Recent data center research has shown that cloud traffic will dominate facilities within the next three years. To address these increasing needs, Oracle has grown its global cloud infrastructure with four new data centers.
Boosted Cloud Traffic
According to the third annual Cisco Global Cloud Index, experts predicted that cloud will account for the fastest growing sector of data center traffic, growing 4.5-fold by 2017. The study stated that this will occur through a 35 percent compound annual growth rate between 2012 and 2017 from 1.2 zettabytes of annual cloud traffic in 2012 to 5.3 zettabytes in 2017. Total data center traffic, including cloud and other types, will reach 7.7 zettabytes by 2017.
Of this boosted cloud traffic, 17 percent will be comprised of end users connecting with the cloud for a variety of content. Another 7 percent will come due to traffic generated between data centers, and the remaining 76 percent of cloud traffic will be a result of storage, production and development data within facilities.
Cisco senior vice president Doug Merritt noted that global users continue to demand access to personal, corporate and entertainment material from a variety of mobile devices. This boost in traffic creates cascading effects on the network.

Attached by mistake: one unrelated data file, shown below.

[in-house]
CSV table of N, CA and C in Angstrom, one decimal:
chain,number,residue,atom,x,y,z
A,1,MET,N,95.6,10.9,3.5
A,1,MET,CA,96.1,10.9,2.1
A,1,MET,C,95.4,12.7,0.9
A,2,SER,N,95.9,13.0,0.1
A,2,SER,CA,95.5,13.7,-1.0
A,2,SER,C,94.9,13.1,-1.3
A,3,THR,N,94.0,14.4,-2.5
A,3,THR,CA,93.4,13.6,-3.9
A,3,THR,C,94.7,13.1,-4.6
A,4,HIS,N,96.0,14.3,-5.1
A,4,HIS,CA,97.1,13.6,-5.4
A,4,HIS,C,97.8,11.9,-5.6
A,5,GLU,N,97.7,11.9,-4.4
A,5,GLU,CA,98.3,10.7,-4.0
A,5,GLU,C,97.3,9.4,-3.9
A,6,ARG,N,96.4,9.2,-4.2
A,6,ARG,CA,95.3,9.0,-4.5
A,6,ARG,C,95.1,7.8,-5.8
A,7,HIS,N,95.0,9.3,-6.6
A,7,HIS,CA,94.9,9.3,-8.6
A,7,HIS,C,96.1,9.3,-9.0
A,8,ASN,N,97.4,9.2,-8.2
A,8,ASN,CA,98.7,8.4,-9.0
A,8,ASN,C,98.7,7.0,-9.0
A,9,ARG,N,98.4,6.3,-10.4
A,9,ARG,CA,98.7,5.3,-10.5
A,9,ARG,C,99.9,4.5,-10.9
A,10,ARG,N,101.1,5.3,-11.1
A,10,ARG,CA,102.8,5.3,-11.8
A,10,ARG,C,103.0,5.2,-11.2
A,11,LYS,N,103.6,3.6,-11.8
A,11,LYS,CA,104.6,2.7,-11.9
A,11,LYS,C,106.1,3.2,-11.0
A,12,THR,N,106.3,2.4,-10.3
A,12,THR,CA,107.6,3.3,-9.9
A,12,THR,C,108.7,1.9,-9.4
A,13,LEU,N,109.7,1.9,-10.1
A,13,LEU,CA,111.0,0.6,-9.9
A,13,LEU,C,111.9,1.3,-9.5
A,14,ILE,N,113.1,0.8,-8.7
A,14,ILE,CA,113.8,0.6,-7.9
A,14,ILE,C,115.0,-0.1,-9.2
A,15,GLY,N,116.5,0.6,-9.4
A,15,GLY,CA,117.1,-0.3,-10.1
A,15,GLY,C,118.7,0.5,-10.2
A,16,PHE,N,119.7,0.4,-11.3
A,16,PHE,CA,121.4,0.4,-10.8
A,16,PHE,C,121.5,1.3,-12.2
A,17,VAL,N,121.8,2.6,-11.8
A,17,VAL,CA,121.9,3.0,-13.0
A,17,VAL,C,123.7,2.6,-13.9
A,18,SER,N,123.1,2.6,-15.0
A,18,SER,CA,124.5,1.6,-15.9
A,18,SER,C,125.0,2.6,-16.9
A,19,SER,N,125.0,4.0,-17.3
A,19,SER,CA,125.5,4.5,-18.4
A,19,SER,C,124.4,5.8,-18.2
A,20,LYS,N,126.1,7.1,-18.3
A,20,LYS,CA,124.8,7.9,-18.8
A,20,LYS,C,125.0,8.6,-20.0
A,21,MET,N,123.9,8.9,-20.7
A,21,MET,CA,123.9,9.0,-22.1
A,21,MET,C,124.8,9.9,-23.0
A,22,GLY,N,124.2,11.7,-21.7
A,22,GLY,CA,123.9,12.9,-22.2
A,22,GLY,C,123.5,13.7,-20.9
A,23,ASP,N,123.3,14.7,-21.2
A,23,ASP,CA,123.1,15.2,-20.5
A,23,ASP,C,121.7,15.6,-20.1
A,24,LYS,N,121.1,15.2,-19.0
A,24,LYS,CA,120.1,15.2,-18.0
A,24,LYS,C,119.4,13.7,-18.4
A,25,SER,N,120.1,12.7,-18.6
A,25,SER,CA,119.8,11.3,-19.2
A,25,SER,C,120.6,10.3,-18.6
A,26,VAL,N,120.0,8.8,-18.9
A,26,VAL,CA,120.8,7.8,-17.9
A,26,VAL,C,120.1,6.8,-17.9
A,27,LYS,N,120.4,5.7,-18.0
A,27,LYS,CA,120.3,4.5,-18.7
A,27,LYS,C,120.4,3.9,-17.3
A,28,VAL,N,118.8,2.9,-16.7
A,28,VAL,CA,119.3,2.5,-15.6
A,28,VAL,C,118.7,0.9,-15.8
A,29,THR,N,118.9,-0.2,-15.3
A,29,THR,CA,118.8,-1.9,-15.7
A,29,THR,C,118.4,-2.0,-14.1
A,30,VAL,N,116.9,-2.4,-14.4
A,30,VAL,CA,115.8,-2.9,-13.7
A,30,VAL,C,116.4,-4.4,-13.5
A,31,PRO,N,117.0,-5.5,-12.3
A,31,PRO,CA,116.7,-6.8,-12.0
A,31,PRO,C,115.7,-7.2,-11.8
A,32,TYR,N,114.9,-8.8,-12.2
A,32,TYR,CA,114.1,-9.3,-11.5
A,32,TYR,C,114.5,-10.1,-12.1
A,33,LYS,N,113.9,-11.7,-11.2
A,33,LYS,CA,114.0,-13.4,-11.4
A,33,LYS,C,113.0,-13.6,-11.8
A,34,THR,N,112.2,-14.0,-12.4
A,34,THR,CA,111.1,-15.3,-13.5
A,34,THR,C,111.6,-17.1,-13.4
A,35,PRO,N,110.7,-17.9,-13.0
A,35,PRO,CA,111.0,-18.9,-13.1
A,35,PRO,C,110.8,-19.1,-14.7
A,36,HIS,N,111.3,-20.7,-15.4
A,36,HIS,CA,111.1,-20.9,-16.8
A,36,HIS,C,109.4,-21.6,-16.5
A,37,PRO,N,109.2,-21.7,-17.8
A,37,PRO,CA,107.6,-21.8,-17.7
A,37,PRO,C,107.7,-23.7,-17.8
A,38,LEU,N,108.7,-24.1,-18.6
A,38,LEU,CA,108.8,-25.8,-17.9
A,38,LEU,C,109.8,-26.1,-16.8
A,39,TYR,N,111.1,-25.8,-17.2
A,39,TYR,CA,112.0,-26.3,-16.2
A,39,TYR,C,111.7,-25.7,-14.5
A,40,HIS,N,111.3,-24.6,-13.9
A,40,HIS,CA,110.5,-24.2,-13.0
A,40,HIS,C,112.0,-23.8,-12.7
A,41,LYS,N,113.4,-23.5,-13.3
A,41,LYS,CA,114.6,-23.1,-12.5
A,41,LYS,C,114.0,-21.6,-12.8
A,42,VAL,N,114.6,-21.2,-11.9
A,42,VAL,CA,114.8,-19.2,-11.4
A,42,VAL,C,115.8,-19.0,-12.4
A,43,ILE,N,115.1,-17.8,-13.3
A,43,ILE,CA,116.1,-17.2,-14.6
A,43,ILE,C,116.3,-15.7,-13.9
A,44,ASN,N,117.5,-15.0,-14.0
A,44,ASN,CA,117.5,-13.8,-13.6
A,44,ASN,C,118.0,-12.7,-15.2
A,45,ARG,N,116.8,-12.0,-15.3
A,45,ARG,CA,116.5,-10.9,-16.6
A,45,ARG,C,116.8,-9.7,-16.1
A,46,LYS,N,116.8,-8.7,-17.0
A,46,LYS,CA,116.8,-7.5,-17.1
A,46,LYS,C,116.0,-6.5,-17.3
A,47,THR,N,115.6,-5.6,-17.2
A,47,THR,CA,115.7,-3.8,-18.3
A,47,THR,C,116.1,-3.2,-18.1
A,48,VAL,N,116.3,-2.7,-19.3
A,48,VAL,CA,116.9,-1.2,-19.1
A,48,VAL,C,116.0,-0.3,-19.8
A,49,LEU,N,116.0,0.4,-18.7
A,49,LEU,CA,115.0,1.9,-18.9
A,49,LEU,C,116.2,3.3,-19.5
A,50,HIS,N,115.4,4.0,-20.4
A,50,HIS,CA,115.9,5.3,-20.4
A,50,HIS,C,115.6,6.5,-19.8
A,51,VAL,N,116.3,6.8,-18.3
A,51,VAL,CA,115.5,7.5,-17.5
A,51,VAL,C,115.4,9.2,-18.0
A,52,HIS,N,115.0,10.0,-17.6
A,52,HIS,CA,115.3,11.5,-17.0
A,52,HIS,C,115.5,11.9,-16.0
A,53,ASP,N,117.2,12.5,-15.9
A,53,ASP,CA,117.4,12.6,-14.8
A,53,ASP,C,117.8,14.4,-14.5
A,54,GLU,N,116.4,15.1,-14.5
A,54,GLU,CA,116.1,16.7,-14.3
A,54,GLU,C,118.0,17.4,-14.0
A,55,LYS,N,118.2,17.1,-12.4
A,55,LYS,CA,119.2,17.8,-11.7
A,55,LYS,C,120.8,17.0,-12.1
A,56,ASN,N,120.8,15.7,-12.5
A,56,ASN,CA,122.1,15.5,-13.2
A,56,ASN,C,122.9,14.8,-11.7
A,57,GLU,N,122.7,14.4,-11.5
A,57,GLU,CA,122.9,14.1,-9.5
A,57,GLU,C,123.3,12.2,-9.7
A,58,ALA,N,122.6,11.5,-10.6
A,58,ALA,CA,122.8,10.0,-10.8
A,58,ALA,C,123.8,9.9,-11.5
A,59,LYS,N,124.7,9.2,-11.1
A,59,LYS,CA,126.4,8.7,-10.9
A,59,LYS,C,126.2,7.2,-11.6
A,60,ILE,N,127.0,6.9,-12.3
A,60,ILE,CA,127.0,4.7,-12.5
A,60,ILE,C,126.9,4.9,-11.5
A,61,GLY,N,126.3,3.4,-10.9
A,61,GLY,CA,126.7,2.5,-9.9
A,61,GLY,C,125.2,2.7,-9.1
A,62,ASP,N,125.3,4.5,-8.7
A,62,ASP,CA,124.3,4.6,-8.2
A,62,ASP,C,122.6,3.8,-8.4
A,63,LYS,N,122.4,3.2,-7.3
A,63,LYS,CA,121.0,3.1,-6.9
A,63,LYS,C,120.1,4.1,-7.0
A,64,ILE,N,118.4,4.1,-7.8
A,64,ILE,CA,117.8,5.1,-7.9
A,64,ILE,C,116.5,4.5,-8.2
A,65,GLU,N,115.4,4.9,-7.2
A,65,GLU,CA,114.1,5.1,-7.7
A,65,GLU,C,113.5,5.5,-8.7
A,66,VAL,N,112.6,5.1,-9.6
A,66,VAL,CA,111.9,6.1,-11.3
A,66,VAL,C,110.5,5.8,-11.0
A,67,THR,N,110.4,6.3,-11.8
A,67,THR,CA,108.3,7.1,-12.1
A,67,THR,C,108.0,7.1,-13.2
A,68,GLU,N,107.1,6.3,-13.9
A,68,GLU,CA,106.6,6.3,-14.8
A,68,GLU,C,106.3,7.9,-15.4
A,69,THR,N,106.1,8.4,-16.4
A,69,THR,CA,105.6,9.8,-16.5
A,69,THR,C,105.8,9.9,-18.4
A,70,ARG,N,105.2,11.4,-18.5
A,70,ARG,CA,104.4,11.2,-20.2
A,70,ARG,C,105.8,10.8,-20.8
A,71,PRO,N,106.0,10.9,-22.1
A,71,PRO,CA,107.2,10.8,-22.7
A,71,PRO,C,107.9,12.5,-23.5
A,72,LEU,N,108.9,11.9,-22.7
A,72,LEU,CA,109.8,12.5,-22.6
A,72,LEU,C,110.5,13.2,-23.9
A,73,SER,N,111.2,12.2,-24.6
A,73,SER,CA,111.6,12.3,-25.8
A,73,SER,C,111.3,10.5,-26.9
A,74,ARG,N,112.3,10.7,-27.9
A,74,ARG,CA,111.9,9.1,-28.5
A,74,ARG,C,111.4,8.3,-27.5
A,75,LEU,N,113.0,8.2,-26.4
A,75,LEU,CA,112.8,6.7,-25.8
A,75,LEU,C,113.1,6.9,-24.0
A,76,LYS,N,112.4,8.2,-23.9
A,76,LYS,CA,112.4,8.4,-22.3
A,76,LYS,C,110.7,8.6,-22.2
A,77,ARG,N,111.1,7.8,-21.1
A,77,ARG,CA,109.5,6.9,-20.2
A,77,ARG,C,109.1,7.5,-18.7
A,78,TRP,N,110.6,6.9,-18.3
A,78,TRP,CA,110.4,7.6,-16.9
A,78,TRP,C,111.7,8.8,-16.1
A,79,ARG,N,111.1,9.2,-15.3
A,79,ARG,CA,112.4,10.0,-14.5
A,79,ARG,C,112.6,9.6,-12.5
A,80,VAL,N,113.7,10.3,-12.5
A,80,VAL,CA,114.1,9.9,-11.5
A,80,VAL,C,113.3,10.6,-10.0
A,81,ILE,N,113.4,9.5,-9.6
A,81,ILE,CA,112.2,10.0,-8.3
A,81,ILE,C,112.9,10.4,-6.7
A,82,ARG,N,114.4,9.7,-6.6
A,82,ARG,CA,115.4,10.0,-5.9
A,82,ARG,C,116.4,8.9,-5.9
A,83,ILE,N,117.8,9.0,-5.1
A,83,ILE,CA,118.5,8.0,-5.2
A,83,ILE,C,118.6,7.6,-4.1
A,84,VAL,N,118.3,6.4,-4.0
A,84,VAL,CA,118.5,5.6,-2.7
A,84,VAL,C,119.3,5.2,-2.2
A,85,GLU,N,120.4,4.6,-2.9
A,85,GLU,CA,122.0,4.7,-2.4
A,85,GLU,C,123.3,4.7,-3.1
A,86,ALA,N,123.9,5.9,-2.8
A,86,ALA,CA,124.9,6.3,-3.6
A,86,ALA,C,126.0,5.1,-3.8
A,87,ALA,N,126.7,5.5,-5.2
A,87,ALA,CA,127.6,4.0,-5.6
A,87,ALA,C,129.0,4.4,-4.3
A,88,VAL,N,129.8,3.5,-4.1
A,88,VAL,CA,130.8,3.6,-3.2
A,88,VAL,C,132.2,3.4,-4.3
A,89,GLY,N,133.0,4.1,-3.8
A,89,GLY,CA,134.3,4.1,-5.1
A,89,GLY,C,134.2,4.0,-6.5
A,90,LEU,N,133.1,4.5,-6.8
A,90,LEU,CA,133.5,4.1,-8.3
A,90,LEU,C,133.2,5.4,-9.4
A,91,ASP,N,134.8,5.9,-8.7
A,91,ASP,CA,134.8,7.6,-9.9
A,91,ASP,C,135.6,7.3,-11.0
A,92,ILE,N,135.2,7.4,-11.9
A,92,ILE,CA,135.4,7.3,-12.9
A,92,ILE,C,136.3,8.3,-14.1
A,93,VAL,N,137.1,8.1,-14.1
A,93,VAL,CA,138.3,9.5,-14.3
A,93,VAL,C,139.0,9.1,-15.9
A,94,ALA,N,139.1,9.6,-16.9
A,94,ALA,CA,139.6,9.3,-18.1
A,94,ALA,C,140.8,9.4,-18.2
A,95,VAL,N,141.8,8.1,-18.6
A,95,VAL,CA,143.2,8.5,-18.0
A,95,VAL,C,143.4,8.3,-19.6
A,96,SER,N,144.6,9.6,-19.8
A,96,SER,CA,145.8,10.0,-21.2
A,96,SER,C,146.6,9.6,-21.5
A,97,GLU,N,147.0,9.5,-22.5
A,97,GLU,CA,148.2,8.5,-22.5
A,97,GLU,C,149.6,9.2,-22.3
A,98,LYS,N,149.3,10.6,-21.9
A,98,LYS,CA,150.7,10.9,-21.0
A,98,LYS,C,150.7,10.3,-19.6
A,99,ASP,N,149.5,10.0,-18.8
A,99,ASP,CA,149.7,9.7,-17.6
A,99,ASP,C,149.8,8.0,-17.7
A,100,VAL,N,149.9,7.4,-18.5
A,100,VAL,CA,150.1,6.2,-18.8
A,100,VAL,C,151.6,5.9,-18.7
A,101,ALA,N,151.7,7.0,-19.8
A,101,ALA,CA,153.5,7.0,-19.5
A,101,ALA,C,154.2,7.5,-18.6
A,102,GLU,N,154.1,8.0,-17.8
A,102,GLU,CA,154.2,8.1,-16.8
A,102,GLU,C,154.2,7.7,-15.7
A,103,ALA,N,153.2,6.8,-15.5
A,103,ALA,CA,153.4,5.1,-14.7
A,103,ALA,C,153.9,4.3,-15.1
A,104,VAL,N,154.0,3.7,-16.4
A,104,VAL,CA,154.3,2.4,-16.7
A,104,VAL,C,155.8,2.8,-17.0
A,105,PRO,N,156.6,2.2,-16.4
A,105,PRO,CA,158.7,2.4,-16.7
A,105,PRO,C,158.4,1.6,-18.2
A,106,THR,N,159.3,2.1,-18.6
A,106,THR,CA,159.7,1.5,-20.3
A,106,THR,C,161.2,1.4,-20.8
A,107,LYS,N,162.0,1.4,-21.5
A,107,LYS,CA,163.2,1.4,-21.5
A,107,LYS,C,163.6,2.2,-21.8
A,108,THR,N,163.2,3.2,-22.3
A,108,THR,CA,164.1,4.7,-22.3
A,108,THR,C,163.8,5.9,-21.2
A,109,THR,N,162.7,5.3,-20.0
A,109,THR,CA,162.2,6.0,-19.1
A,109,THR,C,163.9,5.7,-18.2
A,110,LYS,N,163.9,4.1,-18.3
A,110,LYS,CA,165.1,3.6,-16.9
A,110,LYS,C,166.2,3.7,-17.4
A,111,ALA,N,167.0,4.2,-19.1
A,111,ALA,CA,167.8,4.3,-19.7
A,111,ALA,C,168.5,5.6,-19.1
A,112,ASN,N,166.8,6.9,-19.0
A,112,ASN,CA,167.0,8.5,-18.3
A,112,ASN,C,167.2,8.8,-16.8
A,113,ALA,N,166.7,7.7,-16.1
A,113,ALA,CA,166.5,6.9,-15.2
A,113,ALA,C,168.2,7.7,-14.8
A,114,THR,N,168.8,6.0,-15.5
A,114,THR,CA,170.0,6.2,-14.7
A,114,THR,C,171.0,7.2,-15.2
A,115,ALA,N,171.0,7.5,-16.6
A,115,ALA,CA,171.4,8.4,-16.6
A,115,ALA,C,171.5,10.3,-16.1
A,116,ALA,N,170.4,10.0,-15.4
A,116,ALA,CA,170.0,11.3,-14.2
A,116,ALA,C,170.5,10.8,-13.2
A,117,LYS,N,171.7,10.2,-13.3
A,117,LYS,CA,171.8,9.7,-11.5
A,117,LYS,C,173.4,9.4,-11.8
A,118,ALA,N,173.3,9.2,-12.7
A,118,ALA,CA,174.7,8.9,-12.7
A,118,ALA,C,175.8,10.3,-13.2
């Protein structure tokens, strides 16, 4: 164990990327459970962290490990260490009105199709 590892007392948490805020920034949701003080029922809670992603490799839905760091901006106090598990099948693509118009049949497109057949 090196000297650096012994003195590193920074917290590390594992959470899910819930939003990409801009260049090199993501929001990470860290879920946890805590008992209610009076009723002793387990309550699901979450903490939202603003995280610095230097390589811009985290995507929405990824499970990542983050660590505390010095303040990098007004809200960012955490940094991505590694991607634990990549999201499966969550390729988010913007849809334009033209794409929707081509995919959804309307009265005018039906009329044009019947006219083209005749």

“Because of this continuing trend, we are seeing huge increases in the amount of cloud traffic within, between and beyond data centers over the next four years,” Merritt said.
Furthermore, 2014 will represent the first year when the majority of workloads shift to the cloud. The study forecasted that 51 percent of all workloads will be processed in the cloud this year.
Oracle Expands Cloud Infrastructure
This increase in cloud traffic is creating higher demand in the data center sector, and many organizations have added facilities to meet these growing requirements. Oracle recently announced the addition of four data centers, which brings the company’s service footprint to 17 facilities around the globe.
The new data centers are being constructed in Canada and Germany and are set to come online in the second quarter of this year. The company stated that the new facilities will help support its high performance, reliable and secure cloud infrastructure, providing the power for its portfolio of applications, social, platform and infrastructure services.
Oracle president Mark Hurd said the company’s expansion is a means to further commit to the growing global customer base and address their data residency needs.
“Oracle operates a mission critical cloud, and we understand that cloud services need to deliver more than our already industry leading breadth and depth of cloud service functionality,” Hurd said. “Oracle also delivers on the requirements of enterprise IT, including important corporate and regulatory requirements around data privacy and security.”